I decided to improve my guiding and direction skills to be a better partner for Erik in the mountains. To do that, I would go on long runs on my own, and when I got 10 miles into my run I would turn off my music, and I would start guiding and talking out loud about every move that my body was doing. For example: Watch out for the rocky terrain Felipe, rock on the left, now we are getting to switchbacks, left, right, left, step up, big rock coming up… and so on. And I would do this for at least the next 10 miles on those long runs. This exercise was helpful, not only for practicing my sense of direction and guidance in English but also to connect with my body and be present while I’m running on that technical terrain.
During Covid, Erik and I started to train for a big adventure. Probably the most meaningful and exciting adventure of my life. We were planning to go climbing in Torres del Paine, Chile...! It had been three years since I’d been to my homeland. I had also never been to southern Patagonia. I remember when I started to climb, I kept seeing those giant towers of glacier granite created by the powerful arctic winds in Patagonia. It took me almost three years to learn the climbing skills and find incredible people like Rab to support a crazy trip like this. There were a lot of emotions when I realized that the Torres del Paine trip might come true. I was incredibly happy to go see family again but so nervous about what to expect in Patagonia.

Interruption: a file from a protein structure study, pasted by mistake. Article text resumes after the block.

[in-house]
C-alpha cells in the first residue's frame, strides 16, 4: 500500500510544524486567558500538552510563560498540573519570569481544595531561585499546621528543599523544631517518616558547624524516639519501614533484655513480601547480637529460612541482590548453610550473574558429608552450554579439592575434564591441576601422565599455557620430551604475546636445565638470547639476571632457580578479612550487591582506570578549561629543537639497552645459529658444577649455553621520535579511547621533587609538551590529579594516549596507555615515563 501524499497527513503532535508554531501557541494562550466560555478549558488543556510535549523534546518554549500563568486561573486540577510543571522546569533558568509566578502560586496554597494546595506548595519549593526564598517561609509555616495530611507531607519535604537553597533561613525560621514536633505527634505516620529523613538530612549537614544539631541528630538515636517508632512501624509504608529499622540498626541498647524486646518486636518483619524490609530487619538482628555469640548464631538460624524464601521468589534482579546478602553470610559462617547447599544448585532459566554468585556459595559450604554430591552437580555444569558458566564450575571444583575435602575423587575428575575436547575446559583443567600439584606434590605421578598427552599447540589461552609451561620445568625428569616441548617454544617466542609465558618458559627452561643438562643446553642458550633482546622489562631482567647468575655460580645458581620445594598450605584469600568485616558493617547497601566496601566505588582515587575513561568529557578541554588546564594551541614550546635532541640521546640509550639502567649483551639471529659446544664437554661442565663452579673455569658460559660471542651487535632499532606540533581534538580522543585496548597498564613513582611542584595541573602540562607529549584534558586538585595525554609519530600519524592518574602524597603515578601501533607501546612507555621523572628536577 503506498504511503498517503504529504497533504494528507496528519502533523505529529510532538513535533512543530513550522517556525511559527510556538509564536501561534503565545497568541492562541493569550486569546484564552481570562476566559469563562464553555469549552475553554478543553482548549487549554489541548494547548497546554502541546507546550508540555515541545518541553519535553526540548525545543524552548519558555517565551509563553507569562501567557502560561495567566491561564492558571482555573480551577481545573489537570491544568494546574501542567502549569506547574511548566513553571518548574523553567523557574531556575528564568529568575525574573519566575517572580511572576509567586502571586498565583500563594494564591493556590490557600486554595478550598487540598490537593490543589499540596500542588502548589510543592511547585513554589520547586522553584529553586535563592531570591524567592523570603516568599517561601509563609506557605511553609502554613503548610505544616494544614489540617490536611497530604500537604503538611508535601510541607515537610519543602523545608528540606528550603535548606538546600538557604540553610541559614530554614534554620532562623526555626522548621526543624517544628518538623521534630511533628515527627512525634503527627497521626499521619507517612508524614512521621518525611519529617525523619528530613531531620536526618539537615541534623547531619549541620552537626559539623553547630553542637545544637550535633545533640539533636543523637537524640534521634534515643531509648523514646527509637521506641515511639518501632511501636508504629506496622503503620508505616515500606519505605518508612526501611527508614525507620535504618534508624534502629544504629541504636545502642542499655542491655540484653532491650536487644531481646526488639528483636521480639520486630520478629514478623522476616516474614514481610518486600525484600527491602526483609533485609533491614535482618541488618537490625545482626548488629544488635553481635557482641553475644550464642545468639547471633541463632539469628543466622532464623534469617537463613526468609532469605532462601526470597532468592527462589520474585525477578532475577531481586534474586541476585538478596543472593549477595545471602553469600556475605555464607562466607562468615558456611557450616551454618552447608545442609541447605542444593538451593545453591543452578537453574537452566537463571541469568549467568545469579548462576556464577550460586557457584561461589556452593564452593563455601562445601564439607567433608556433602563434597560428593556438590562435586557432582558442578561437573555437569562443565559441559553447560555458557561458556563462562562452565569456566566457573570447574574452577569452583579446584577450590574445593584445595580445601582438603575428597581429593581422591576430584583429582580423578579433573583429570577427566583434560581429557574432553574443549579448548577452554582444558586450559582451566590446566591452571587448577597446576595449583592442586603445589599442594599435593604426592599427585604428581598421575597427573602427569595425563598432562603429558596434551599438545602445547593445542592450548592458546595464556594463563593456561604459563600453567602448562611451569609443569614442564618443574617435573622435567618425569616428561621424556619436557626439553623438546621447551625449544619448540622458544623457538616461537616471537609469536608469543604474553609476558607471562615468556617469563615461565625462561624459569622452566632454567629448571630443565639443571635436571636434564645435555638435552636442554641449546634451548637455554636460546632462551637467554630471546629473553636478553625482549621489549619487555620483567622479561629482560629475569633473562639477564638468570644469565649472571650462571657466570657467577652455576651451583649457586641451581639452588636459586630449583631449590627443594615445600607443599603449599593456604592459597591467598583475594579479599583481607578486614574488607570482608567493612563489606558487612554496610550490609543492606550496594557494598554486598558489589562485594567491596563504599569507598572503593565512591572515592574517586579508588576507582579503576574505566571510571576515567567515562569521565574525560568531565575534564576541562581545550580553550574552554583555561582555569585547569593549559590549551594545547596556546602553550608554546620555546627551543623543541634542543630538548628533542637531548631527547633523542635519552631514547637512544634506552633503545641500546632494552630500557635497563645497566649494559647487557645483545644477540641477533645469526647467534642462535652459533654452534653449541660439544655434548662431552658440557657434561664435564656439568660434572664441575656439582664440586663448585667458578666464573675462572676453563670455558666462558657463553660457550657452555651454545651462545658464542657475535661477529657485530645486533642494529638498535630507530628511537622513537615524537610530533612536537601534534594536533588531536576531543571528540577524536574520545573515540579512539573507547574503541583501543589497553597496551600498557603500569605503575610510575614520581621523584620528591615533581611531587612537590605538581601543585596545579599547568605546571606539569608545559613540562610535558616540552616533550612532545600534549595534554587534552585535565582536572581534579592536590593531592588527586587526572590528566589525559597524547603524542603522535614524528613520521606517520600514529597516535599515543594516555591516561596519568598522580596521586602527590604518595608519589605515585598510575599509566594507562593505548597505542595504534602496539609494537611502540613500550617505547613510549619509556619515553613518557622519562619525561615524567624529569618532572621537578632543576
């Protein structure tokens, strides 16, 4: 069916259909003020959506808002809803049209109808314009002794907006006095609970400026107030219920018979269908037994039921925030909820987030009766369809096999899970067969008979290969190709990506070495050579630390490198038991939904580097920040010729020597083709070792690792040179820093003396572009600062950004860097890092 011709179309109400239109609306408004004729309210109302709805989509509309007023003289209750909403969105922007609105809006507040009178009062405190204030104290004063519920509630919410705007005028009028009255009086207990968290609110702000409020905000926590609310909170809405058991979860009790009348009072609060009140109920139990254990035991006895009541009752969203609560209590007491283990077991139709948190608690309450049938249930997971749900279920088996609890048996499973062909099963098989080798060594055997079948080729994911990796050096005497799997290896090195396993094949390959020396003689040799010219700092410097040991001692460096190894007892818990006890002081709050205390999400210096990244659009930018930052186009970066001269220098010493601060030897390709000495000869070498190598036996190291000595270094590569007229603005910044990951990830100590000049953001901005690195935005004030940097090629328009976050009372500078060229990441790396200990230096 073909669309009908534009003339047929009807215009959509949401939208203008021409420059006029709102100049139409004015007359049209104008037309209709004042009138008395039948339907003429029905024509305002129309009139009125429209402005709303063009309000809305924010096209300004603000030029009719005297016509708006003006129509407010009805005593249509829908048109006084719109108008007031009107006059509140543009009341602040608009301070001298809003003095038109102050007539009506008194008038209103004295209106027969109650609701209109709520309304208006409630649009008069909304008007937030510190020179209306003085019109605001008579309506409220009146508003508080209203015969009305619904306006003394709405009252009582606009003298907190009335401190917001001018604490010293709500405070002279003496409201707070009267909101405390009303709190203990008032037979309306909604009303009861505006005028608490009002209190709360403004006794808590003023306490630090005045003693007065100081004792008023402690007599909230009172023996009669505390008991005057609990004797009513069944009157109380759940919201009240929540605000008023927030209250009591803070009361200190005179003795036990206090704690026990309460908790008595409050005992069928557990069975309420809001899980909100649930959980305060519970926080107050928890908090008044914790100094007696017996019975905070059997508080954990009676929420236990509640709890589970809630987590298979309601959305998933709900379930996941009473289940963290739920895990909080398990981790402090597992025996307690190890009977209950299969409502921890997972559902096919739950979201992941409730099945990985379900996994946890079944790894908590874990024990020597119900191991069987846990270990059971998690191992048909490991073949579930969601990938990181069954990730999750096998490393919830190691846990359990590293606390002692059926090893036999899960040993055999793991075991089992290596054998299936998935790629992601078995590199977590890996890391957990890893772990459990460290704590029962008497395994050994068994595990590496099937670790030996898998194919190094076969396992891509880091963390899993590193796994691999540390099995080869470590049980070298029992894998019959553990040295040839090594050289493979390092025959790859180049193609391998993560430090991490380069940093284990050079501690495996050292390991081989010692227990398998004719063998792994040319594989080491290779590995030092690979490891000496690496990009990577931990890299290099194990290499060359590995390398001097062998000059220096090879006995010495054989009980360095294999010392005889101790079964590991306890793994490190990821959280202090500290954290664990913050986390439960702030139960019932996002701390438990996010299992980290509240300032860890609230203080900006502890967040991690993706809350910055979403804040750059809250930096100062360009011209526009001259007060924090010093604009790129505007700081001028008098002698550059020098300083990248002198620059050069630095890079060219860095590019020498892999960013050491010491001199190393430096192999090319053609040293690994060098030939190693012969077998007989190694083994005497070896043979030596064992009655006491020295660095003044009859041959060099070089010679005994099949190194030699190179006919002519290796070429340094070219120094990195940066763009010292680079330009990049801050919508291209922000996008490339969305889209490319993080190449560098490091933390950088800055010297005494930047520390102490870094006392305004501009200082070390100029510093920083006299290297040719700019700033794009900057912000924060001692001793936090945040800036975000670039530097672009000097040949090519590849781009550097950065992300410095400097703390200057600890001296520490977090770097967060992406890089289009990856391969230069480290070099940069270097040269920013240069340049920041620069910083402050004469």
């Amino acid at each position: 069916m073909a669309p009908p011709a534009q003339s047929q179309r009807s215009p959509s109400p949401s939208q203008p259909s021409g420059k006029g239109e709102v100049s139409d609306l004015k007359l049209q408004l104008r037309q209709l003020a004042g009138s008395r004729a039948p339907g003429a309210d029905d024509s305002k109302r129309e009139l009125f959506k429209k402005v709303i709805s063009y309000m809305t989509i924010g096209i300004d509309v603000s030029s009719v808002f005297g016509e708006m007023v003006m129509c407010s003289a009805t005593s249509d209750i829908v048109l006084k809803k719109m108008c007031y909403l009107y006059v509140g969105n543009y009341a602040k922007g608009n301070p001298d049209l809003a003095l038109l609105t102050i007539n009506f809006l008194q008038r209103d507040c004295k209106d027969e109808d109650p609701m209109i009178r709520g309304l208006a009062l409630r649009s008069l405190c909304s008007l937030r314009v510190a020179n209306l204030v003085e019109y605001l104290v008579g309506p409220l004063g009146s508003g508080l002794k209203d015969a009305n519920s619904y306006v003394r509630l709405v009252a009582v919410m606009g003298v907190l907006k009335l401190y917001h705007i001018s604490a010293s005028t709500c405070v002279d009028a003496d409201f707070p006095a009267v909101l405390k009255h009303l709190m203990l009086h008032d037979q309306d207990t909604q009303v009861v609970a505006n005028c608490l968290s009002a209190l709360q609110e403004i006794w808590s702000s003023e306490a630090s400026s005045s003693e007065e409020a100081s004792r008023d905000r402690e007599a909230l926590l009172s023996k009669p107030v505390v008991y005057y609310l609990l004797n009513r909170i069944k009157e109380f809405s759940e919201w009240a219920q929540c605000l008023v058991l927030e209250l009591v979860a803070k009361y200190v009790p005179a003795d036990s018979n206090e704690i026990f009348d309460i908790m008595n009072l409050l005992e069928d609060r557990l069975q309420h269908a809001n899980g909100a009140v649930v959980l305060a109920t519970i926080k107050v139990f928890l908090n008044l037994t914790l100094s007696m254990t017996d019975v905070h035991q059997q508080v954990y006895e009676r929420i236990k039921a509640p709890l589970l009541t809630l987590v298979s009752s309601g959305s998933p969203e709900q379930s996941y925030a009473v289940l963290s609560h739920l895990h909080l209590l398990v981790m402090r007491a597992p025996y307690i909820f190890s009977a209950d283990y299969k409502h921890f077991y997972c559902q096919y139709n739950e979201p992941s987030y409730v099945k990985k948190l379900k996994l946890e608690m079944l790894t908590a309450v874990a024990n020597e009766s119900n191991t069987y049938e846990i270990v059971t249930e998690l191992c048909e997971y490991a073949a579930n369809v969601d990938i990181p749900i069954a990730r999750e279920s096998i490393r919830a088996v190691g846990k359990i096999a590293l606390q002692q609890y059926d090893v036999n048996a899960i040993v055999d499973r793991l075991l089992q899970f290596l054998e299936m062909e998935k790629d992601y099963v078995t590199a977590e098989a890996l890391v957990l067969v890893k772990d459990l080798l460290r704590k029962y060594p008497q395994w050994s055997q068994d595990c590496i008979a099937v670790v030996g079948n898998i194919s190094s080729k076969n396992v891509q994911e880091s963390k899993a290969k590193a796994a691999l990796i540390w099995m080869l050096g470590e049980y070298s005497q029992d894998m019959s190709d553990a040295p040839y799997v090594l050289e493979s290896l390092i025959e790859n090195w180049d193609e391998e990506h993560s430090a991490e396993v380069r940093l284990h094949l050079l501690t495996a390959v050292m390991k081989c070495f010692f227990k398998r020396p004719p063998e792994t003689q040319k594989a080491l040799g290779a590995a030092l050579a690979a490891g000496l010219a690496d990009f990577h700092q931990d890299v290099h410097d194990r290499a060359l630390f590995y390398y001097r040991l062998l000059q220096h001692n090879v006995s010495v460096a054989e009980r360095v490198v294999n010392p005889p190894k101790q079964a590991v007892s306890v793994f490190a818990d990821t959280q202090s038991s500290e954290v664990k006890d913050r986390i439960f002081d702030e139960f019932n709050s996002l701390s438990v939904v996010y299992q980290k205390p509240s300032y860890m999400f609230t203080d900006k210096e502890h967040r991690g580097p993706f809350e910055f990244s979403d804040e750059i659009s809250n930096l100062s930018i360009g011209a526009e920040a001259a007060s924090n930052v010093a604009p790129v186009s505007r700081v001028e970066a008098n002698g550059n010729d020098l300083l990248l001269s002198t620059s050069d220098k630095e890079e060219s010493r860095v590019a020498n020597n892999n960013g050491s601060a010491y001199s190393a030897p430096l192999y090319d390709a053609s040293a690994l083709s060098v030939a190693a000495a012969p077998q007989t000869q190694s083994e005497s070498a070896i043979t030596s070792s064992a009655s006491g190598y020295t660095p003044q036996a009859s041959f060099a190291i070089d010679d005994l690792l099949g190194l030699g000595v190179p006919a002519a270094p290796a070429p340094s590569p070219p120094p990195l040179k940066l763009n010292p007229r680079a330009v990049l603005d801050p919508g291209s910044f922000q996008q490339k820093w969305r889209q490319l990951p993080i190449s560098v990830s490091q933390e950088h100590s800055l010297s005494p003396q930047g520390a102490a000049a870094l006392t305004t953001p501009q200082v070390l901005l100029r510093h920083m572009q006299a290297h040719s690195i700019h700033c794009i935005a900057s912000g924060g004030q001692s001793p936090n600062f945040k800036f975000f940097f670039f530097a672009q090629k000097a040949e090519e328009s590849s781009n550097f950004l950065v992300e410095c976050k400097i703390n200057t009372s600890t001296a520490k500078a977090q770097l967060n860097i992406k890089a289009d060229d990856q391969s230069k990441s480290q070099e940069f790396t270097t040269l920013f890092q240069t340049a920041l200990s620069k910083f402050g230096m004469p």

But in the meantime, Erik and I needed to get into training mode. Erik and I trained in the rock climbing gym a lot. We would do 10 to 15 pitches every sesh. We also kept training cardio and our legs because the approaches in Patagonia are BIG! We did a few separate trips where Erik went climbing The Incredible Hulk in the California Sierras and I went to spend time in the big rocks in Yosemite Valley. We were supposed to meet up in Yosemite after Erik climbed The Incredible Hulk, but the bad weather hit California sooner than we expected. So we headed down to the desert in Utah. We knew the desert sandstone wasn’t the same as granite but climbing some desert towers and splitter cracks all day long wasn’t a bad idea.
We met in Indian Creek. The first two days we climbed as soon as the sun hit the walls until it was time to head back to the campground for a warm dinner. On the third day we climbed the East Face (5.10+ 3 pitches) of the Sunflower Tower at the Bridged Jacks. This was an amazing experience where my wife, Karen, led the first pitch while I followed up with Erik. Then I led up the second and last pitch. The last pitch was so windy! We spent about 20 minutes on the summit. It was warm and we were enjoying the moment while I described the landscape to Erik. This was an amazing last climb and training before we all headed down south to Patagonia for our big adventure in Torres del Paine!
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Words by | Felipe Tapia Nordenflych
Photos | Pancho Herrera - Gonzalo Robert - Felipe Tapia Nordenflycht
Guiding Services | Senoret Brothers Expeditions
Dedicated and generous, Hayden has undergone hardship to keep doing the sport that guides his life. Alongside sending big walls, he’s a bedrock in his local climbing community, coaching the new generation and maintaining local sport routes.
Read more about Athlete Hayden Jamieson here